Bitcoin investors may have lost 127 million euros, now that the Canadian digital trading platform QuadrigaCX has died without leaving his passwords. The Canadian Gerald Cotten owned the stock exchange for bitcoins and other crypto coins. The 30-year-old entrepreneur died on December 9 during a trip in India, according to Canadian media to complications associated with a chronic inflammatory bowel disease, Crohn’s disease.

Gerald Cotten was the owner of the fair for bitcoins and other crypto coins.
Since then, his colleagues can no longer access the so-called ‘cold portfolios’ of the platform. These portfolios are not only offline, for fear of hackers breaking into, but they also have heavy digital security. Based on legal documents, Canadian media and the Coindesk news site report that Cotten is the only one who knows the access codes. QuadrigaCX applied to the Canadian court of Halifax for deferment of payment last Thursday. It is under fire from the crica 115 thousand victims.

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The company has stated that it has been busy for weeks trying to crack its own digital safes. “Unfortunately, these attempts have not been successful,” said QuadrigaCX. The widow of Cotten, Jennifer Robertson, has stated that the laptop is encrypted. She could not find a password or a method to open the computer. “Despite repeated and intensive attempts, I couldn’t find a note anywhere.” Hired experts were also unable to crack the laptop or the digital wallets.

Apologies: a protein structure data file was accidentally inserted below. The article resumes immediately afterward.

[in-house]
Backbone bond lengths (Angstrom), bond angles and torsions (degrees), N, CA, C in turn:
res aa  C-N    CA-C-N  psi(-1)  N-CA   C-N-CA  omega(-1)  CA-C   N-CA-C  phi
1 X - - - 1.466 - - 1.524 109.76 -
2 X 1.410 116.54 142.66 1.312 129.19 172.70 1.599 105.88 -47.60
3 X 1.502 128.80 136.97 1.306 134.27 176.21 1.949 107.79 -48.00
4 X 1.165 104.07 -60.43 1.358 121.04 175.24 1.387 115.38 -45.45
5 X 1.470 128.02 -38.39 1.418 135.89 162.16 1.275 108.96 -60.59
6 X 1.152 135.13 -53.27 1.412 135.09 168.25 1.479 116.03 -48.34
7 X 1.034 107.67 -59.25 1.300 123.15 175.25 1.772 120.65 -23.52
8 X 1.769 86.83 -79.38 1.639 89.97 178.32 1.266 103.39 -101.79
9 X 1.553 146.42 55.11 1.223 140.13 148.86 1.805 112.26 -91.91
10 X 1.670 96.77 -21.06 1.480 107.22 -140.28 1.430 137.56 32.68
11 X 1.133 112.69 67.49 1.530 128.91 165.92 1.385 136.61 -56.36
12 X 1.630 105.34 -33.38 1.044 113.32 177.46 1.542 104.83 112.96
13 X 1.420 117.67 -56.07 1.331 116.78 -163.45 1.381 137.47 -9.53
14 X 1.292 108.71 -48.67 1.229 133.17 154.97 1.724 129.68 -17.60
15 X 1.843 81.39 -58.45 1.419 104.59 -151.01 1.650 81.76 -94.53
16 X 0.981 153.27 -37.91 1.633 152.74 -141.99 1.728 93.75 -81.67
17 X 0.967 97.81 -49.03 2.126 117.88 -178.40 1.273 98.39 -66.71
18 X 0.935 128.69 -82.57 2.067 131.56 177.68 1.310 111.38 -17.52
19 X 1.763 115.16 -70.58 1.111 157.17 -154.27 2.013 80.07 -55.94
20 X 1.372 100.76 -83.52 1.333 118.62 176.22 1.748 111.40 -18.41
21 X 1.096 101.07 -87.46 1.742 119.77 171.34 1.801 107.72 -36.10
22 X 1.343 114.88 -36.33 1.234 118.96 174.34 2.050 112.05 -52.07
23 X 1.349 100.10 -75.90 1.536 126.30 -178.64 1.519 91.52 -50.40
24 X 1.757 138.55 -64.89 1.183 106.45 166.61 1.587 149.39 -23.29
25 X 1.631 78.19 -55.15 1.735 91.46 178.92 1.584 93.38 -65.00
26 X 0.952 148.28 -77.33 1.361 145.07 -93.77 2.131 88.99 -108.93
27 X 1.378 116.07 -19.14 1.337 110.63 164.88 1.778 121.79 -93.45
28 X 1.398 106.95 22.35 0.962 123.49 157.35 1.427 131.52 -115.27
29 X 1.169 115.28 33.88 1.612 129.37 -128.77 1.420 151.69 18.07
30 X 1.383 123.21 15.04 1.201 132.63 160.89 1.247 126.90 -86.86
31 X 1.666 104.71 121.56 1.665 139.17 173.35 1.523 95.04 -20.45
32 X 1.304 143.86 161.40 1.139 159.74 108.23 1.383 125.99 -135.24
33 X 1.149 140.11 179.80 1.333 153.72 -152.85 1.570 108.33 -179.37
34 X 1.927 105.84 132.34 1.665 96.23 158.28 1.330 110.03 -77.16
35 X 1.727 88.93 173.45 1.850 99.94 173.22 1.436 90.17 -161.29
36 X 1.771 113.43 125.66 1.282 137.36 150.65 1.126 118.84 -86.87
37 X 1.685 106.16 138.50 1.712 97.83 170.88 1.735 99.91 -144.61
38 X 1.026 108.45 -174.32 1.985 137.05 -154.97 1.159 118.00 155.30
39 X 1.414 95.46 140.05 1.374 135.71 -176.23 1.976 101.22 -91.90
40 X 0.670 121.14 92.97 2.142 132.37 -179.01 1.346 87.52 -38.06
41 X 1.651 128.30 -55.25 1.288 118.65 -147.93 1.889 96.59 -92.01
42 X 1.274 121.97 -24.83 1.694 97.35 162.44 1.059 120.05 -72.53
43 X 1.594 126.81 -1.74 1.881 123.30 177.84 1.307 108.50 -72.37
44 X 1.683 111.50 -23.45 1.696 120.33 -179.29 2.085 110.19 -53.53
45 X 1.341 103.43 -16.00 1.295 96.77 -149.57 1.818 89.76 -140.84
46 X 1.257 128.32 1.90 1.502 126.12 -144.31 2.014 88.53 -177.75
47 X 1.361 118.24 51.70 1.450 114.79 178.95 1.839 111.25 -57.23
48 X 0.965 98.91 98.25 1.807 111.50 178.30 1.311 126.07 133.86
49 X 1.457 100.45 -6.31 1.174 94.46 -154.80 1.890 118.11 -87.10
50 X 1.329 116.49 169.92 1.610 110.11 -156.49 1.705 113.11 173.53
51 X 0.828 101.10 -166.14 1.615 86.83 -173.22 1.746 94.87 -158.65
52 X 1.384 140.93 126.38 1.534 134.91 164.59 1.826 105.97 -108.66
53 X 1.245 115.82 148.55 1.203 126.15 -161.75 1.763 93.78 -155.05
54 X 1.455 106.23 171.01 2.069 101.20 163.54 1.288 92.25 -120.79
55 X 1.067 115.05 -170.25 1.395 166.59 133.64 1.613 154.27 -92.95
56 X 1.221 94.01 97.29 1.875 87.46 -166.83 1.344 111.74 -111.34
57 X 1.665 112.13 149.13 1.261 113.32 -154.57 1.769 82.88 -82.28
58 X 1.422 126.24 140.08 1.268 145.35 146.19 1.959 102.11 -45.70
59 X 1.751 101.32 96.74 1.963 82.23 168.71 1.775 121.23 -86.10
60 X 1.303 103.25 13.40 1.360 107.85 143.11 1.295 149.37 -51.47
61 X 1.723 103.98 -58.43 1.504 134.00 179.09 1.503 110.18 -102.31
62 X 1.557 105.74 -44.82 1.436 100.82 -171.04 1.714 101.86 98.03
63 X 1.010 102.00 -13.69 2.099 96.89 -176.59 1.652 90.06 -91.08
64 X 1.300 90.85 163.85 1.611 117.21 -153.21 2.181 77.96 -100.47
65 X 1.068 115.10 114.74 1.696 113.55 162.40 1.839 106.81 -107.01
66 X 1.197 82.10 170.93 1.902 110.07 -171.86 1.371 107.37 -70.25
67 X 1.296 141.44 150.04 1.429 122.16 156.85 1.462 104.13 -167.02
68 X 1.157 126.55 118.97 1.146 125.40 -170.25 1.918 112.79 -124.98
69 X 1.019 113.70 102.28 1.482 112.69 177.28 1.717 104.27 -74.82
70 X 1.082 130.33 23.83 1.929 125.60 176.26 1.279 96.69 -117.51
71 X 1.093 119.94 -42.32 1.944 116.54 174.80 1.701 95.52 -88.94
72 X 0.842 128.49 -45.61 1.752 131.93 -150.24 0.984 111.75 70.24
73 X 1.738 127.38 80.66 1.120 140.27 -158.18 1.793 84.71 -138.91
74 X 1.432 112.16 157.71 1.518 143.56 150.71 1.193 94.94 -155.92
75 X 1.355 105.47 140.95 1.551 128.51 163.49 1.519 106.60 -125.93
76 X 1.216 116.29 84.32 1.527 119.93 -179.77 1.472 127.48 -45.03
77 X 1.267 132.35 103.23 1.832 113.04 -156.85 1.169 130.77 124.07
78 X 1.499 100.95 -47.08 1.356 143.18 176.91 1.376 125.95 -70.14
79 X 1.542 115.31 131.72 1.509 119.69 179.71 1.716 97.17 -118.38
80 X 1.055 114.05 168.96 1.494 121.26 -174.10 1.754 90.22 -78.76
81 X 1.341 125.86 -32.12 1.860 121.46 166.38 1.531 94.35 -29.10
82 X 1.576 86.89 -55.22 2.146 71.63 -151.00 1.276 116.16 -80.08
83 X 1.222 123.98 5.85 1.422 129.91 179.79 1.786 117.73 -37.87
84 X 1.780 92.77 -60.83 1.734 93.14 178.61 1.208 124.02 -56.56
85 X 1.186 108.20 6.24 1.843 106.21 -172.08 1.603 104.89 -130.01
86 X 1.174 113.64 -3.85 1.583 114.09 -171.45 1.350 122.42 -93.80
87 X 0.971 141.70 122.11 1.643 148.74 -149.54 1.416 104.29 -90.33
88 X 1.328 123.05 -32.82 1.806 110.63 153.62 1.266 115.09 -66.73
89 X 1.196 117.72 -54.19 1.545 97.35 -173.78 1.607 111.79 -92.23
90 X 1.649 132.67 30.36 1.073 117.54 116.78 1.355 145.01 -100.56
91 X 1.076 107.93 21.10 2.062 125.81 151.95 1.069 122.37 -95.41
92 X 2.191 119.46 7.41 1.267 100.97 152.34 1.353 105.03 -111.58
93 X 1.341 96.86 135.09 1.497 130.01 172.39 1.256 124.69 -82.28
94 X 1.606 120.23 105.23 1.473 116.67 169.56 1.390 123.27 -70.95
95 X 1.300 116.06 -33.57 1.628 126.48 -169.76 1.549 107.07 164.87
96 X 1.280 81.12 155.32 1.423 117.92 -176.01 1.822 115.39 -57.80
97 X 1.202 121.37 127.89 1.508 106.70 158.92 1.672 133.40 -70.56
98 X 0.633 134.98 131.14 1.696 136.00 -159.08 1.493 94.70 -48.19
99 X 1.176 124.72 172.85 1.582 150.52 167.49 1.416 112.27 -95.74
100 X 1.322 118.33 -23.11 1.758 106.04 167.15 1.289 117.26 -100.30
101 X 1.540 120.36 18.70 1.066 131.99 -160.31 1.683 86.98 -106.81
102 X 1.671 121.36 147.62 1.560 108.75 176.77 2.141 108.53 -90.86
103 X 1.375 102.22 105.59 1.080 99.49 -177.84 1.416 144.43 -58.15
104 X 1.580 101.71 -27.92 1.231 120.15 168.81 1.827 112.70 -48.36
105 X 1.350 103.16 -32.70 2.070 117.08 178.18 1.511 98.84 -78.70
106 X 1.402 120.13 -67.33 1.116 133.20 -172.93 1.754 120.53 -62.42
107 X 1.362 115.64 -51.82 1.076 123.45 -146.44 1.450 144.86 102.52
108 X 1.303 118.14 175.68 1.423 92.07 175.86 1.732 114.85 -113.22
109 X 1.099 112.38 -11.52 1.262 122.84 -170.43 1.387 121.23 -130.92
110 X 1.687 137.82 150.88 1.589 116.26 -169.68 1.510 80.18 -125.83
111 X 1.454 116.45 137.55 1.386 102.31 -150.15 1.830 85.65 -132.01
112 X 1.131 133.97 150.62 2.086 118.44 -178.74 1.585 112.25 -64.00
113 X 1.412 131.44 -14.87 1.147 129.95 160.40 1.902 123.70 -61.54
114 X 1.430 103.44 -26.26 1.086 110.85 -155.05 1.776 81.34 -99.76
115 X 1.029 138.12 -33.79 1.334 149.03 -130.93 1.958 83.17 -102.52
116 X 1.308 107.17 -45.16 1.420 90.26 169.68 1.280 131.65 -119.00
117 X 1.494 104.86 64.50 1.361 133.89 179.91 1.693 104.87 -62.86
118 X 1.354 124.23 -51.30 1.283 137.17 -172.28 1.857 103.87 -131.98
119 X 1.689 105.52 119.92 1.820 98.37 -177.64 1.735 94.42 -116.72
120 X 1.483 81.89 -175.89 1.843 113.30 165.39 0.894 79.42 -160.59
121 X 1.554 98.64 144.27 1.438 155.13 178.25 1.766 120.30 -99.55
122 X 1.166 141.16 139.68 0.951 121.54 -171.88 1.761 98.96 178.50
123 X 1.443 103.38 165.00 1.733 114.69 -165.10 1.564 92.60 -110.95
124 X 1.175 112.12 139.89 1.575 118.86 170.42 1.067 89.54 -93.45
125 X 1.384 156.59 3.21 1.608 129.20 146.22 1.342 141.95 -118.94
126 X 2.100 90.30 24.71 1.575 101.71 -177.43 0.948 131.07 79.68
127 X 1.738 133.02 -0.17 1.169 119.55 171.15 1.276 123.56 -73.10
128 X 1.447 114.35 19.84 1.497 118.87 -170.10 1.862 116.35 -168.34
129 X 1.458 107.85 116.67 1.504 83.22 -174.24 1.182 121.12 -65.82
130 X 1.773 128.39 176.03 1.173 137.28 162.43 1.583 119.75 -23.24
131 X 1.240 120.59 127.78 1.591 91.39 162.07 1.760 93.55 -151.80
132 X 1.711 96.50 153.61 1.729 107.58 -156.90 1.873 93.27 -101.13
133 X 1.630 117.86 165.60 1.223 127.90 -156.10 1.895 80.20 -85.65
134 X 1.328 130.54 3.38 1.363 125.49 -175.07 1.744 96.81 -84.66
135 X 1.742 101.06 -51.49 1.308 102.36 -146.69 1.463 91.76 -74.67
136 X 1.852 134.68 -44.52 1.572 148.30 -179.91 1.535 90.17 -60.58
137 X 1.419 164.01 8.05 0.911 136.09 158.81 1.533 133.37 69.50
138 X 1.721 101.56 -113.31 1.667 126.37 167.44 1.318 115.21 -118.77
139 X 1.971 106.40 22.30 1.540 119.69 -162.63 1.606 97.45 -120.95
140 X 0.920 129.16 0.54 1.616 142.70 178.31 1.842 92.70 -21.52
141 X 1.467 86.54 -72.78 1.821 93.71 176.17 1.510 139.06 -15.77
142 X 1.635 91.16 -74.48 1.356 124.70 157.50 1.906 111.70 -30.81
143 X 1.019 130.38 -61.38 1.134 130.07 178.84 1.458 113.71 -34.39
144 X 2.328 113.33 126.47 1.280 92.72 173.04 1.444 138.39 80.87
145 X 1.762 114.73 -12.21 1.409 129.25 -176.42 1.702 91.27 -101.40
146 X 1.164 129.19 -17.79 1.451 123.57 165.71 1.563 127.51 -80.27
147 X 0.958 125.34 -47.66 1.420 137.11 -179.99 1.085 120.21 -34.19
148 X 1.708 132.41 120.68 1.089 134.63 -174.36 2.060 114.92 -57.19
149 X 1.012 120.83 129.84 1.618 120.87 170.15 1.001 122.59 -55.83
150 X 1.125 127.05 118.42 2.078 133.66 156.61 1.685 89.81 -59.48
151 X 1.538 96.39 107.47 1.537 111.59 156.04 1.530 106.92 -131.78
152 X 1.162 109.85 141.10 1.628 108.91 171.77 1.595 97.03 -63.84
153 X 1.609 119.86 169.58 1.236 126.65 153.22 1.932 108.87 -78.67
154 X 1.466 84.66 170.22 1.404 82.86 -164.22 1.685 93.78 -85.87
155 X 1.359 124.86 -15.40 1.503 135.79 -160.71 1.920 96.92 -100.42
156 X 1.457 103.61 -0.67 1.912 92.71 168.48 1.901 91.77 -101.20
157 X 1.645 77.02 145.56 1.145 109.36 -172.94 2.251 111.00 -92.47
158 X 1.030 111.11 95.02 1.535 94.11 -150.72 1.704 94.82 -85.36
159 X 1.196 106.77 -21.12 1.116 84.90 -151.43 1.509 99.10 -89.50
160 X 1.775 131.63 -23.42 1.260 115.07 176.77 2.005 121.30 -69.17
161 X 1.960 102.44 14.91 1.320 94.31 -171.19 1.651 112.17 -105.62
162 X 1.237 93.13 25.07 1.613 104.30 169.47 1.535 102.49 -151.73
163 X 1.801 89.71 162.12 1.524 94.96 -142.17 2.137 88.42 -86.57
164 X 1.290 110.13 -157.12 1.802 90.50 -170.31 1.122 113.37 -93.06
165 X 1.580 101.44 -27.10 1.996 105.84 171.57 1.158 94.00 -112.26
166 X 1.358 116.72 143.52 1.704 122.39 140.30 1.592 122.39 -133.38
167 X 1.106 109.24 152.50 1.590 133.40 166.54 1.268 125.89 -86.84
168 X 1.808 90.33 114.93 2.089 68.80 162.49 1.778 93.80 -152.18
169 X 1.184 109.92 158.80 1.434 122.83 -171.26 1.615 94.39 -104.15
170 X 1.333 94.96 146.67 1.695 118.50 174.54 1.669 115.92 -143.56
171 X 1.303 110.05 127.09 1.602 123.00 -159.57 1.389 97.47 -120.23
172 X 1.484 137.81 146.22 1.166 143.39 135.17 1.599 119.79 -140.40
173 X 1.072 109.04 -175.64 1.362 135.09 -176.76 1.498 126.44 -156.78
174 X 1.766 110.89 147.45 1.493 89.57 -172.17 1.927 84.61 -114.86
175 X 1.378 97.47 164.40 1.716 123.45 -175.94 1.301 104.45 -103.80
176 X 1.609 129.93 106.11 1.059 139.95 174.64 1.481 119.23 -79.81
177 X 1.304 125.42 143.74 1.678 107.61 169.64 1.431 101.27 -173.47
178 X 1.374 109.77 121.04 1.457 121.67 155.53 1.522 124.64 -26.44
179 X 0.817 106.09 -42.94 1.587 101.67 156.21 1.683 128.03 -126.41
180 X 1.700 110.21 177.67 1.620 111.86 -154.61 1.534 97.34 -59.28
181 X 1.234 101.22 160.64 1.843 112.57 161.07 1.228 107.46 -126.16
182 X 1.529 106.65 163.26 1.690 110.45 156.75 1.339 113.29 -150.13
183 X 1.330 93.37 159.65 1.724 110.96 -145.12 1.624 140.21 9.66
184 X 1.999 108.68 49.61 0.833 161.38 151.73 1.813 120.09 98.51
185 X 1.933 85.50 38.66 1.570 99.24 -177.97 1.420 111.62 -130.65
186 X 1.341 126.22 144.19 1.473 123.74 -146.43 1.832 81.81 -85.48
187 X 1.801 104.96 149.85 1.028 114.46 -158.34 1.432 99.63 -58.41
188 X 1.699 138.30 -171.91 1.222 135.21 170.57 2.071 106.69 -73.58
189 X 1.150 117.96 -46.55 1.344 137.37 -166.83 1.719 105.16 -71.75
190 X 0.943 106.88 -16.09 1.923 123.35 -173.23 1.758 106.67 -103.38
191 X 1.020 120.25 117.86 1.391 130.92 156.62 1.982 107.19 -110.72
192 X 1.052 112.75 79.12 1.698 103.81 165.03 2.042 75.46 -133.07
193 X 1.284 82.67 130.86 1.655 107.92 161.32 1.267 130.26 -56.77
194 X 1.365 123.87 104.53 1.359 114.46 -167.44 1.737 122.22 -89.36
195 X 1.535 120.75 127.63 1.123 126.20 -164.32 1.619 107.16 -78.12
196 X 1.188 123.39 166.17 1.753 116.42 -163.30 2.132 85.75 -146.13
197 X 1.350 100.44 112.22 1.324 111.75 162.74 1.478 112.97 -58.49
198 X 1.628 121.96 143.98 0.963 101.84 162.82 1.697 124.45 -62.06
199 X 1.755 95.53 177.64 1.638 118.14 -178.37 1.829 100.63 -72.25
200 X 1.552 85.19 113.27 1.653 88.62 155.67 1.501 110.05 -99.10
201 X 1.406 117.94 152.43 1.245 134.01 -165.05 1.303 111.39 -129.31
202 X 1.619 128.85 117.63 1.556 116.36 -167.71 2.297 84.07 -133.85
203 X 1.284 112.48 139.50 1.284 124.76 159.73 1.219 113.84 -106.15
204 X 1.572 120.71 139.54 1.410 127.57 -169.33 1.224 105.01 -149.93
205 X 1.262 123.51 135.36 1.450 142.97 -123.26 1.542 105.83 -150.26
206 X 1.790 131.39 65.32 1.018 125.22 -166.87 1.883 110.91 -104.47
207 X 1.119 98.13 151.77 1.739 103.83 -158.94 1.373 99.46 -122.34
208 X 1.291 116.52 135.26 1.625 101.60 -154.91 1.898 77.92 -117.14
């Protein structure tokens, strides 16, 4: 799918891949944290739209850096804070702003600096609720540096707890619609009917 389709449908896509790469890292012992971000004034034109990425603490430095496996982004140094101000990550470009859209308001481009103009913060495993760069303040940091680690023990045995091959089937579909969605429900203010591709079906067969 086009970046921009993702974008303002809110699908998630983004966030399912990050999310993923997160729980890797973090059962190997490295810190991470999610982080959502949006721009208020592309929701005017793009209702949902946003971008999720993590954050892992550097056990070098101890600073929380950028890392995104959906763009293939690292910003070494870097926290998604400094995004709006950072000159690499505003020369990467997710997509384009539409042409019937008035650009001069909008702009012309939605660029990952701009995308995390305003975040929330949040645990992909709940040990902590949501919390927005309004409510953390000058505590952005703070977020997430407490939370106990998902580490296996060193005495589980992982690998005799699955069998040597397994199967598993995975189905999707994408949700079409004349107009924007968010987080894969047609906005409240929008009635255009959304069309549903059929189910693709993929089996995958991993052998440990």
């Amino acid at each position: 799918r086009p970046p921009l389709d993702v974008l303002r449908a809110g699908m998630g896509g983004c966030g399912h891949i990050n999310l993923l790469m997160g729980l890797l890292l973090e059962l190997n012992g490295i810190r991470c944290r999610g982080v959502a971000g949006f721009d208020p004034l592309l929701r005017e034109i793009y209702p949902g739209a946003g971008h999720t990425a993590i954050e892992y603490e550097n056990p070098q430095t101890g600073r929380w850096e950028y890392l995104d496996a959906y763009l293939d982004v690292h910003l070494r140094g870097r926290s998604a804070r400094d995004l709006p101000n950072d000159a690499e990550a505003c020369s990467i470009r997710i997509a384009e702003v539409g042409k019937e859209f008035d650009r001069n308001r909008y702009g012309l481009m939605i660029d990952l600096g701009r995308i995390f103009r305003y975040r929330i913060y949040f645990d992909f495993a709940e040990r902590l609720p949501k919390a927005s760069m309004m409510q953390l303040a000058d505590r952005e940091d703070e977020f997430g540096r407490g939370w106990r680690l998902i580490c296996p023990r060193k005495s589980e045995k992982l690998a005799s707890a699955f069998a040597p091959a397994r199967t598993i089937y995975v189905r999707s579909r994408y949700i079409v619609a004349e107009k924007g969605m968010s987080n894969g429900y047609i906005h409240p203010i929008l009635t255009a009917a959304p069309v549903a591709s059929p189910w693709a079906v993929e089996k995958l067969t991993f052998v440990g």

The trade in digital currencies still has few regulations. The stock markets were regularly in the news due to attacks by hackers, who stolen tens of millions of euros. Coins such as Bitcoin and Ethereum lost a large part of their value in the past year.

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QuadrigaCX has even more problems. It would also not be able to release an amount of 46 million euros, which is deposited in Canadian dollars with ordinary banks. This week, the lawsuit surrounding the company will continue. The company may be placed under the authority of a manager.